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|Title:||Group size and feeding rates of Glossy Black-Cockatoos in central New South Wales||Contributor(s):||Cameron, Matt (author)||Publication Date:||2005||DOI:||10.1071/MU04043||Handle Link:||https://hdl.handle.net/1959.11/2785||Abstract:||Glossy Black-Cockatoos ('Calyptorhynchus lathami') feed almost exclusively on the seeds of 'Allocasuarina' and 'Casuarina' species. Their specialised diet and low rates of food intake may make Glossy Black-Cockatoos susceptible to even small changes in their food supply. Glossy Black-Cockatoos occupying a large cypress pine–ironbark remnant woodland in central New South Wales were studied. Food supply within the study area was known to fluctuate with climate. I studied group size and feeding rates of Glossy Black-Cockatoos and compared them at different times of the day and year and in drought and non-drought conditions. Foraging groups were larger in the morning than in the afternoon and were larger during drought, when food was less abundant, than during non-drought periods. These results are consistent with previous observations that cockatoo group size increases when food resources are limited and the theory that foraging efficiency is enhanced by associating with more experienced flock-mates or by using the presence of feeding conspecifics to assist in locating food. Age-class had a strong influence on feeding rates, with older birds processing cones at faster rates than younger birds. There was no evidence to suggest that Glossy Black-Cockatoos were able to compensate for a reduction in food supply by increasing the rate at which they processed food.||Publication Type:||Journal Article||Source of Publication:||Emu, 105(4), p. 299-304||Publisher:||CSIRO Publishing||Place of Publication:||Melbourne, Australia||ISSN:||0158-4197||Field of Research (FOR):||060201 Behavioural Ecology||Peer Reviewed:||Yes||HERDC Category Description:||C1 Refereed Article in a Scholarly Journal||Other Links:||http://nla.gov.au/anbd.bib-an44059740||Statistics to Oct 2018:||Visitors: 78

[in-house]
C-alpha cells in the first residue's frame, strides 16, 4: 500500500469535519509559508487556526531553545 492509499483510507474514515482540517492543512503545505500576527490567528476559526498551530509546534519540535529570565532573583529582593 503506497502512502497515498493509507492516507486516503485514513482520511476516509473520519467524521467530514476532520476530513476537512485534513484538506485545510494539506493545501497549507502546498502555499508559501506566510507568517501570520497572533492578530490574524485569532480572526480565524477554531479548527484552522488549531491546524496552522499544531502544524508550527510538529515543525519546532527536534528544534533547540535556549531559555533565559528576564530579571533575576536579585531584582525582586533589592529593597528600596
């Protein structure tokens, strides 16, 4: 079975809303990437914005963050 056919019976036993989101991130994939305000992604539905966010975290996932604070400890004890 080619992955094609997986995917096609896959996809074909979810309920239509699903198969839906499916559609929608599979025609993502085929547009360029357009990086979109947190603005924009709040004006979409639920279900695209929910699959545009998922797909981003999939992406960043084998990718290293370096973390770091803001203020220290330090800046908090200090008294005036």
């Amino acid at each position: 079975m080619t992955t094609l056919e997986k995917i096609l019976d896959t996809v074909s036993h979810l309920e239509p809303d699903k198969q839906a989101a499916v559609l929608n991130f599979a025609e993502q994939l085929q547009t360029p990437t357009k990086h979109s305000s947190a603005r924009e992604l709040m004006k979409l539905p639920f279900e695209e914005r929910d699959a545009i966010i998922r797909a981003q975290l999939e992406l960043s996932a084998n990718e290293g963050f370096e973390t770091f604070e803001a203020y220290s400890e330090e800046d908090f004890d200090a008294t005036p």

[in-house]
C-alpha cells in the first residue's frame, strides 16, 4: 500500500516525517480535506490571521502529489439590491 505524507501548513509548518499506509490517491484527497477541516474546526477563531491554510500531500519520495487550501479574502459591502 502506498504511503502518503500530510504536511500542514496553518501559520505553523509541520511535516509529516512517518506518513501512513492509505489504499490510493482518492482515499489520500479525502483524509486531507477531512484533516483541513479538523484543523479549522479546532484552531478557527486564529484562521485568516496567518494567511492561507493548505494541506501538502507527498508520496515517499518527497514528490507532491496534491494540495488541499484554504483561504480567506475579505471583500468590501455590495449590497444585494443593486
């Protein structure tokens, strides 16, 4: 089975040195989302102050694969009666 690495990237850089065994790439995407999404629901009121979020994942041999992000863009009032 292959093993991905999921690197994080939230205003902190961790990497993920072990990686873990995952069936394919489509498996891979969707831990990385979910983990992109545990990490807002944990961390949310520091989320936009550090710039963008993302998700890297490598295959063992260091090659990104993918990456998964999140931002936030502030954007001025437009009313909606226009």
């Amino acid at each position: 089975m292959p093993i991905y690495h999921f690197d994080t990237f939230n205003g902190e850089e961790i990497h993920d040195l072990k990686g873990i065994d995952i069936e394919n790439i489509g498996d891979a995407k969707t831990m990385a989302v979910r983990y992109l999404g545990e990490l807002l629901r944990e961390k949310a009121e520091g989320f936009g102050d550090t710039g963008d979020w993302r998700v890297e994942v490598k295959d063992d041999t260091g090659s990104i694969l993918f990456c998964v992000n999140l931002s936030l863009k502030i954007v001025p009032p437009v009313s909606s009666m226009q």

|Appears in Collections:||Journal Article|
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